Taking Vitamin D to Defy Death?

Taking Vitamin D to Defy Death?

Vitamin D is still making headlines in the U.S. after a government panel this month voted against widespread testing of healthy Americans’ blood levels of the nutrient, which has long been thought of as one that may help protect against chronic disease.

Often called the “sunshine” vitamin because one 15-minute walk on a sunny day without sunscreen can typically provide an entire day’s worth, vitamin D is necessary to fight disease. Being low in the nutrient is now believed to play a significant role in the progression of many diseases from osteoporosis and heart disease to multiple sclerosis and cancer. Vitamin D deficiencies may even increase a person’s risk of developing an infectious disease, such as tuberculosis or influenza, or reduce immune system function.

Why Is Vitamin D Important?

Adequate levels of vitamin D — up to 4,000 International Units (IU) daily — is considered safe, but for years, physicians advocated for much lower daily doses, such as those in the 200 to 400 IU range, because the nutrient can be deadly upon overdose. Healthy blood levels of vitamin D help the body absorb and retain calcium for bone density health and strength, reduce the progression of chronic disease, and even control levels of infection.

Even proponents who advocate getting vitamins from healthy foods as opposed to supplements can now see the need for vitamin D supplementation because too few foods contain the nutrient. Today’s most prevalent food sources of vitamin D are artificially fortified with the supplement, such as dairy products and breakfast cereals. Salmon and tuna are also good natural sources.

Could You Be Deficient?  

More than two-thirds of Americans may be significantly deficient in vitamin D because of poor diet, spending too much time inside, or piling on too much sunscreen, which can reduce the body’s ability to produce vitamin D by as much as 90 percent according to the American Journal of Clinical Nutrition. (Anyone who is significantly obese may also not be able to naturally process vitamin D from the sun, which may be a contributing factor to Americans’ chronically low levels.) People who live far from the equator, such as Americans in the northern part of the country, cannot depend on sunlight as a vitamin D source, especially during the fall and winter months, because the sun’s rays are too weak.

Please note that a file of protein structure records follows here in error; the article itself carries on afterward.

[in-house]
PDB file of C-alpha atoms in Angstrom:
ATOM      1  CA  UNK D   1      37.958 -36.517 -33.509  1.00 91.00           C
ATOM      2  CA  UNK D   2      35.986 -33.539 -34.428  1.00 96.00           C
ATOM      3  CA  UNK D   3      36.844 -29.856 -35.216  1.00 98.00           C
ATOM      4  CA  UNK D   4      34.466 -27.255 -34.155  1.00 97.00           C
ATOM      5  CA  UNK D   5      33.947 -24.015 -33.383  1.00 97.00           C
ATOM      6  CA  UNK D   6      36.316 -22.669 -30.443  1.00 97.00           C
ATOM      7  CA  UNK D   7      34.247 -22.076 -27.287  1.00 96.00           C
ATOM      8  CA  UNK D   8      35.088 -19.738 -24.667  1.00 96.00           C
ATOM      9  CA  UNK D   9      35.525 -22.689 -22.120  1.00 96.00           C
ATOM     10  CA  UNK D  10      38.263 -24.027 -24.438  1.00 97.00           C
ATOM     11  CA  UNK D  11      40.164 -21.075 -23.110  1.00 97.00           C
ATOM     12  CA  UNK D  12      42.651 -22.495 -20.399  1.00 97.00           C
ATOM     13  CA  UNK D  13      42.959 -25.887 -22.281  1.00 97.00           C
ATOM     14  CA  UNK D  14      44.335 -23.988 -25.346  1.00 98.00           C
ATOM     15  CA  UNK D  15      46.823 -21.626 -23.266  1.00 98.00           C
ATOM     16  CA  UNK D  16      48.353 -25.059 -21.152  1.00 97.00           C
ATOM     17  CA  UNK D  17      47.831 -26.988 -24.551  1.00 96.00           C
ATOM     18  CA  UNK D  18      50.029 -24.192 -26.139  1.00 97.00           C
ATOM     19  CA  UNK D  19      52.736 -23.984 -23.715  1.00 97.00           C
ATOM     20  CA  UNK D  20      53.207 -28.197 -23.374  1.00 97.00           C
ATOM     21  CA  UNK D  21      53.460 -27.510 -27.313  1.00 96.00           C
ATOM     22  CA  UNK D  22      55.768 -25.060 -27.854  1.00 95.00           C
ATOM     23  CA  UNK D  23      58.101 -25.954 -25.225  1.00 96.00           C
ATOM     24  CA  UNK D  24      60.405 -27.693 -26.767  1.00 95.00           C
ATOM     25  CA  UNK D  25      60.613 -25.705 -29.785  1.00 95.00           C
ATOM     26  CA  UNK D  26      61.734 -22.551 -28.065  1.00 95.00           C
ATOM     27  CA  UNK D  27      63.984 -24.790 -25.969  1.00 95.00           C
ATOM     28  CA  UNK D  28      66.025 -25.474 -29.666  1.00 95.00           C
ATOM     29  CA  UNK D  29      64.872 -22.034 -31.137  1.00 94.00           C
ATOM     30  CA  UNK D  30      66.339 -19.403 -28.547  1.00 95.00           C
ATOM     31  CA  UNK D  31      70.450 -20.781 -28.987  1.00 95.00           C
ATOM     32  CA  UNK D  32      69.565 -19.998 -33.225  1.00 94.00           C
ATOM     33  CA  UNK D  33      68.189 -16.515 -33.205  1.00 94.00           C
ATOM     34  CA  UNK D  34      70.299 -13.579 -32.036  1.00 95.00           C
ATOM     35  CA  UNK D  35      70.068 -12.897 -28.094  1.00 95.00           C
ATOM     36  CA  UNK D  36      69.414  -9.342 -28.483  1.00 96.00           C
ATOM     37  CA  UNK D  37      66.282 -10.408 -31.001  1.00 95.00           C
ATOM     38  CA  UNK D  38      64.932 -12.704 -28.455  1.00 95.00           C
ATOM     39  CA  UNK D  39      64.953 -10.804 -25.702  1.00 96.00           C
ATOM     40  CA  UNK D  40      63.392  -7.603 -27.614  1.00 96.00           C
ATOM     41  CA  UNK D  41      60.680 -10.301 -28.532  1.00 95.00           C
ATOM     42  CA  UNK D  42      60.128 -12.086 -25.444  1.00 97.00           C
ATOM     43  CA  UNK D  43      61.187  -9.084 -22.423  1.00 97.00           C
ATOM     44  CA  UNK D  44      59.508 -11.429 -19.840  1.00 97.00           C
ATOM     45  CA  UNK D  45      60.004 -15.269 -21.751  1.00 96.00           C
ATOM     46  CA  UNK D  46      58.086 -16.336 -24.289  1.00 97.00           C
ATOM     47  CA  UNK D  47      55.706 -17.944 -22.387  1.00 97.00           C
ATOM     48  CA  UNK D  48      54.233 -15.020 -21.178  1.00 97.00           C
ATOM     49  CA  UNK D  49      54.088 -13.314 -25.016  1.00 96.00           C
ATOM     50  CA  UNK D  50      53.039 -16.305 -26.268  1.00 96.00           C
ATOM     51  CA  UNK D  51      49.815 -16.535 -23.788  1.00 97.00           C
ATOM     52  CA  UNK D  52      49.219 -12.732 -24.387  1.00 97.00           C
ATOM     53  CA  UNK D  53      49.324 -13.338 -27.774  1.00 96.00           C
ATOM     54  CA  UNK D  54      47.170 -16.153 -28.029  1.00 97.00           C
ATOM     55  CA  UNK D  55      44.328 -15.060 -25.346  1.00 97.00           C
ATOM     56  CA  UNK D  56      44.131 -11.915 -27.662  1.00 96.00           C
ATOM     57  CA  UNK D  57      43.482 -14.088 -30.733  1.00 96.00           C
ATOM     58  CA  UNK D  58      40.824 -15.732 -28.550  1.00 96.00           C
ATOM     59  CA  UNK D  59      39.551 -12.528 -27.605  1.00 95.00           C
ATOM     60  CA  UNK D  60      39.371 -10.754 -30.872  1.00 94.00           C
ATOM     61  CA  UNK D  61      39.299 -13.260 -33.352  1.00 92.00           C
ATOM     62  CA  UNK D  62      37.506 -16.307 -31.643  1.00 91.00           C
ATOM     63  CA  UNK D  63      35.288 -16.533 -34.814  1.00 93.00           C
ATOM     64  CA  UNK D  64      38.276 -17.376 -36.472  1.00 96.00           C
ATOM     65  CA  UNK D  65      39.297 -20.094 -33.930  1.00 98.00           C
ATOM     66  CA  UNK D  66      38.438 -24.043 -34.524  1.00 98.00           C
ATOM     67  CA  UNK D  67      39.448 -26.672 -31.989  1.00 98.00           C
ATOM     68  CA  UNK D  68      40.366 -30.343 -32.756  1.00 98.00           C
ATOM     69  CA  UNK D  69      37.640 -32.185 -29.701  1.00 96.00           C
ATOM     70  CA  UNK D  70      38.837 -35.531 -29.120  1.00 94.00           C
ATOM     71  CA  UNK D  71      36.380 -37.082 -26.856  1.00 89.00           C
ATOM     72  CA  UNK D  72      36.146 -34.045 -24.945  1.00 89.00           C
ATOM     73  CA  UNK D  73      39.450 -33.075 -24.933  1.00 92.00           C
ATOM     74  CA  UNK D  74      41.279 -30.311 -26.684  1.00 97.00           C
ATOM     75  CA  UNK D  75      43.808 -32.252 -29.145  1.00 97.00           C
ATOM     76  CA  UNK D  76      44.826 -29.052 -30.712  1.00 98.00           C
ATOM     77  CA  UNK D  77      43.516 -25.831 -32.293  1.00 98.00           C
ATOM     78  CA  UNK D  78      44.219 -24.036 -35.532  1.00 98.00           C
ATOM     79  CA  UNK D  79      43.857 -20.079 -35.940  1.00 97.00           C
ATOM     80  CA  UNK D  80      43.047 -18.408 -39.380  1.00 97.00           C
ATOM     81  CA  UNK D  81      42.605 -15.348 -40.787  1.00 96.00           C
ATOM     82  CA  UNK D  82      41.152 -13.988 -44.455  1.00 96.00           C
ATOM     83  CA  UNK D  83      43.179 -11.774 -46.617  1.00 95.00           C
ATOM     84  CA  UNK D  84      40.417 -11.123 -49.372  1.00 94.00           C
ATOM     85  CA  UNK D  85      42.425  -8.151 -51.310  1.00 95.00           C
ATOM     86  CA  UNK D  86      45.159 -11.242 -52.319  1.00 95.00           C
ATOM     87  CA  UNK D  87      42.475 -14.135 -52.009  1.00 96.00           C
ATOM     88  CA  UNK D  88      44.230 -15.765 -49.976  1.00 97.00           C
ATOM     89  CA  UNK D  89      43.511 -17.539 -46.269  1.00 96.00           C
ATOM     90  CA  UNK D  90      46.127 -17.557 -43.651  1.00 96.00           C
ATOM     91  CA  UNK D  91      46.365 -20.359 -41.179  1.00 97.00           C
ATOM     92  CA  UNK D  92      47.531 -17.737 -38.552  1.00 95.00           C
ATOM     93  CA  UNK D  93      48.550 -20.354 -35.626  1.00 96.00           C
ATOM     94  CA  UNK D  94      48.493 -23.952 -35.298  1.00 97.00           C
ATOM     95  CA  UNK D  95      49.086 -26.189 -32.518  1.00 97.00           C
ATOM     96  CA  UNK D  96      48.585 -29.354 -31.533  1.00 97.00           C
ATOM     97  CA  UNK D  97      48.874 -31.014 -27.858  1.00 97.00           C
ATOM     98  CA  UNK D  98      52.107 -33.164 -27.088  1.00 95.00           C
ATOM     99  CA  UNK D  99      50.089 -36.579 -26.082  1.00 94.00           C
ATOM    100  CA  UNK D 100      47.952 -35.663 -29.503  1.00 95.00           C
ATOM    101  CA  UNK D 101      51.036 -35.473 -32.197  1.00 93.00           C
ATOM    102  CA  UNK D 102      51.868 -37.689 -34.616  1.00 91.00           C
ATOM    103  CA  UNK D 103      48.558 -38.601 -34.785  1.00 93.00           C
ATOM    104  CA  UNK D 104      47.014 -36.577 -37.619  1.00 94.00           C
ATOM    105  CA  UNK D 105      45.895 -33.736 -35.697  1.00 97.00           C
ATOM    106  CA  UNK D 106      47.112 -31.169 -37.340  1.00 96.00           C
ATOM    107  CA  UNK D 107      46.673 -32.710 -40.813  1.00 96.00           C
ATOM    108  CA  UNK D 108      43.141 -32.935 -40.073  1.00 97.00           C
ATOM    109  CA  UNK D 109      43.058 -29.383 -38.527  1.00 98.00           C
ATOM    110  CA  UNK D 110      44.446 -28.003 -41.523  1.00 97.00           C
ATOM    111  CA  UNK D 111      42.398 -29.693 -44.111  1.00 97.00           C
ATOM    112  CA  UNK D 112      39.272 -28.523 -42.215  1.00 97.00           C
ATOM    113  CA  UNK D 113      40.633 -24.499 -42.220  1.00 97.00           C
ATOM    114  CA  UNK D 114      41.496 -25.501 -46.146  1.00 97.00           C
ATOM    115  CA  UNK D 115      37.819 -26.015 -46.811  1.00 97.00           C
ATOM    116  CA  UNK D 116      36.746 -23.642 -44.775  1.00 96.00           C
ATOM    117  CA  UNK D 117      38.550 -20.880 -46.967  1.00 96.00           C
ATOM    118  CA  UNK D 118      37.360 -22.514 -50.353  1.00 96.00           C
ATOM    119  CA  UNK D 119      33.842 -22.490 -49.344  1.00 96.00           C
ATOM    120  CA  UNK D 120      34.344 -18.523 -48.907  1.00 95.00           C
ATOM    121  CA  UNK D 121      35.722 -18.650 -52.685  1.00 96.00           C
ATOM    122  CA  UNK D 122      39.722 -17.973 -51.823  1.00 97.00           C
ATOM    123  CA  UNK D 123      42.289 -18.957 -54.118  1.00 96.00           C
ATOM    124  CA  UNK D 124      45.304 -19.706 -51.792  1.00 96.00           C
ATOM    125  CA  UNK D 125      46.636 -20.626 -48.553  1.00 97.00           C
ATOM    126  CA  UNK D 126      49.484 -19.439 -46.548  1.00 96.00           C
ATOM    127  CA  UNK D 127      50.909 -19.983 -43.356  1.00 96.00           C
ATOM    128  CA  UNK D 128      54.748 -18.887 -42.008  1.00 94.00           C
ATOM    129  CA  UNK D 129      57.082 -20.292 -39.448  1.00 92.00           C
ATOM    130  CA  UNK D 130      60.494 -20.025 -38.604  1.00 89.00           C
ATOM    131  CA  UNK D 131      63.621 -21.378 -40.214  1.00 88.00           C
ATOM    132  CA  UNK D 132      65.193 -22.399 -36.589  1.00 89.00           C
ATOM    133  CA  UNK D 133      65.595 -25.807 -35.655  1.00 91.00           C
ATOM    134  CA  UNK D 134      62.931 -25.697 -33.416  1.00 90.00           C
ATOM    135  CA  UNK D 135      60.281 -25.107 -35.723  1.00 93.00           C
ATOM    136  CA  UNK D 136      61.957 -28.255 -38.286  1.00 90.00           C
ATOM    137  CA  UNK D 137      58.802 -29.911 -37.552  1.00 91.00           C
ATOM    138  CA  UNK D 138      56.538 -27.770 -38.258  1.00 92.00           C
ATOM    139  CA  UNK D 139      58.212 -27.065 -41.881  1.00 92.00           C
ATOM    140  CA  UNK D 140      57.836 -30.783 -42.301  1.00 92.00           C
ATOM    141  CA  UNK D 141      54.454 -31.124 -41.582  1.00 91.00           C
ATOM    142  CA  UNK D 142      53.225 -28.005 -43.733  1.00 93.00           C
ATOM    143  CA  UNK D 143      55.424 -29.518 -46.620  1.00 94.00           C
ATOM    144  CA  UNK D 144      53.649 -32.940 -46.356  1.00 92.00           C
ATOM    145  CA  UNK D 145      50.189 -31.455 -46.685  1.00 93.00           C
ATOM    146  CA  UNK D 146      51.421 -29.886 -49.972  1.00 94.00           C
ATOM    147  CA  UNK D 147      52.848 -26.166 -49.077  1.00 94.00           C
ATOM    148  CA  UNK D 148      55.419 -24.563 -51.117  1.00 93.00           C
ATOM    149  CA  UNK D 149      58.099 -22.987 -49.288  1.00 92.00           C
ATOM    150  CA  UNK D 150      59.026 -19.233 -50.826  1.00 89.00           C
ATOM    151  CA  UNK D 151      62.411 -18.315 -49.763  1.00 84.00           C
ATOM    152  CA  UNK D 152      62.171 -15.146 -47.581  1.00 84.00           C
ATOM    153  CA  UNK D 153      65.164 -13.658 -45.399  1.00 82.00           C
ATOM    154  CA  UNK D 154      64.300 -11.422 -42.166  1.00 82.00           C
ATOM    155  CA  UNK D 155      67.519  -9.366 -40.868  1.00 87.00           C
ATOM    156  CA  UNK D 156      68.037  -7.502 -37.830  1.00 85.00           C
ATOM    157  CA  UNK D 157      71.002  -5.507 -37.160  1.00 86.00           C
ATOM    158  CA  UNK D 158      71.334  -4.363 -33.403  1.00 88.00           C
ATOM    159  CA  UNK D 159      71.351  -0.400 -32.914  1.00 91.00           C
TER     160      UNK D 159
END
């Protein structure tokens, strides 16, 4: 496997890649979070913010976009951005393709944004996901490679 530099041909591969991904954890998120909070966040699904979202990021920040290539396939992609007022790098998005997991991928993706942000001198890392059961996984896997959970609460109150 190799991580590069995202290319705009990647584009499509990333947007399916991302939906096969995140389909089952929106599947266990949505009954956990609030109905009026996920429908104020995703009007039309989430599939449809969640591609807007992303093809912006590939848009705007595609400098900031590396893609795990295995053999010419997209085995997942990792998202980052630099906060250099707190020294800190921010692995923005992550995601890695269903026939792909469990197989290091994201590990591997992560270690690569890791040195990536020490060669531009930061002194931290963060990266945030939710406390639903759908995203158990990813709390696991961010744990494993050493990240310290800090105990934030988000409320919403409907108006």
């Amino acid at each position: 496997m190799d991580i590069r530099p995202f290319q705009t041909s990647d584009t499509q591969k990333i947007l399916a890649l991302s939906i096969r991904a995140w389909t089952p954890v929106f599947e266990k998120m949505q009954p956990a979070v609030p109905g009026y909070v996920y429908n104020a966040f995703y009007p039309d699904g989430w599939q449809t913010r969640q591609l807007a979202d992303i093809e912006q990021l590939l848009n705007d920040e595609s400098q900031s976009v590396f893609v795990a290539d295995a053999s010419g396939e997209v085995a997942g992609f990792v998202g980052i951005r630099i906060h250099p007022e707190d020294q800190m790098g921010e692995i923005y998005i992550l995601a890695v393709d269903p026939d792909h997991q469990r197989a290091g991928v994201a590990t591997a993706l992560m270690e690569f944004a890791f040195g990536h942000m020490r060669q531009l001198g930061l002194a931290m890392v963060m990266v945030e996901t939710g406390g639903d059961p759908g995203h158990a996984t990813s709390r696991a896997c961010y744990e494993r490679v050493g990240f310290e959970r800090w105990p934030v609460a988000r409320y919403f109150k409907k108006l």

Despite a slew of studies in recent years that make many a claim about the importance of a consistent level of vitamin D in the body, the jury is still out as to whether or not there is a definitive link between low blood levels of vitamin D that can lead to chronic disease or if deficiencies of the vitamin are just another result of poor lifestyle choices, like cigarette smoking and obesity, which also results in depletion of the vitamin in the blood as well as systemic disease and premature death rates.

But just this month, another vitamin D study published by researchers at the University of California, San Diego School of Medicine, found that participants were “twice as likely to die prematurely as people with higher blood levels of vitamin D.”

Those findings, which were published in the American Journal of Public Health, were based on a review of 32 previously published studies that analyzed vitamin D blood levels and human mortality rates in more than 565,000 participants in 14 countries.

The study’s lead author, Dr. Cedric Garland, Ph.D. and professor in the Department of Family and Preventative Medicine at UC San Diego, noted that “the blood level amount of vitamin D associated with about half of the death rate was 30 ng/ml” — when physicians have long been aware that a majority of the U.S. population has a vitamin D level that falls below that minimum.

To Supplement or Not to Supplement

Physicians expect patients to ask their doctors if they should be taking vitamin D supplements and have their blood levels checked if they suspect they are deficient. While another study author, Heather Hofflich, DO, professor in the UC San Diego School of Medicine, says that up to 4,000 IU of vitamin D per day is safe, she recommends considering even higher doses for some patients under medical supervision. Examples of typical patients in need of substantially more vitamin D include those battling cancer or trying to control existing bone disease.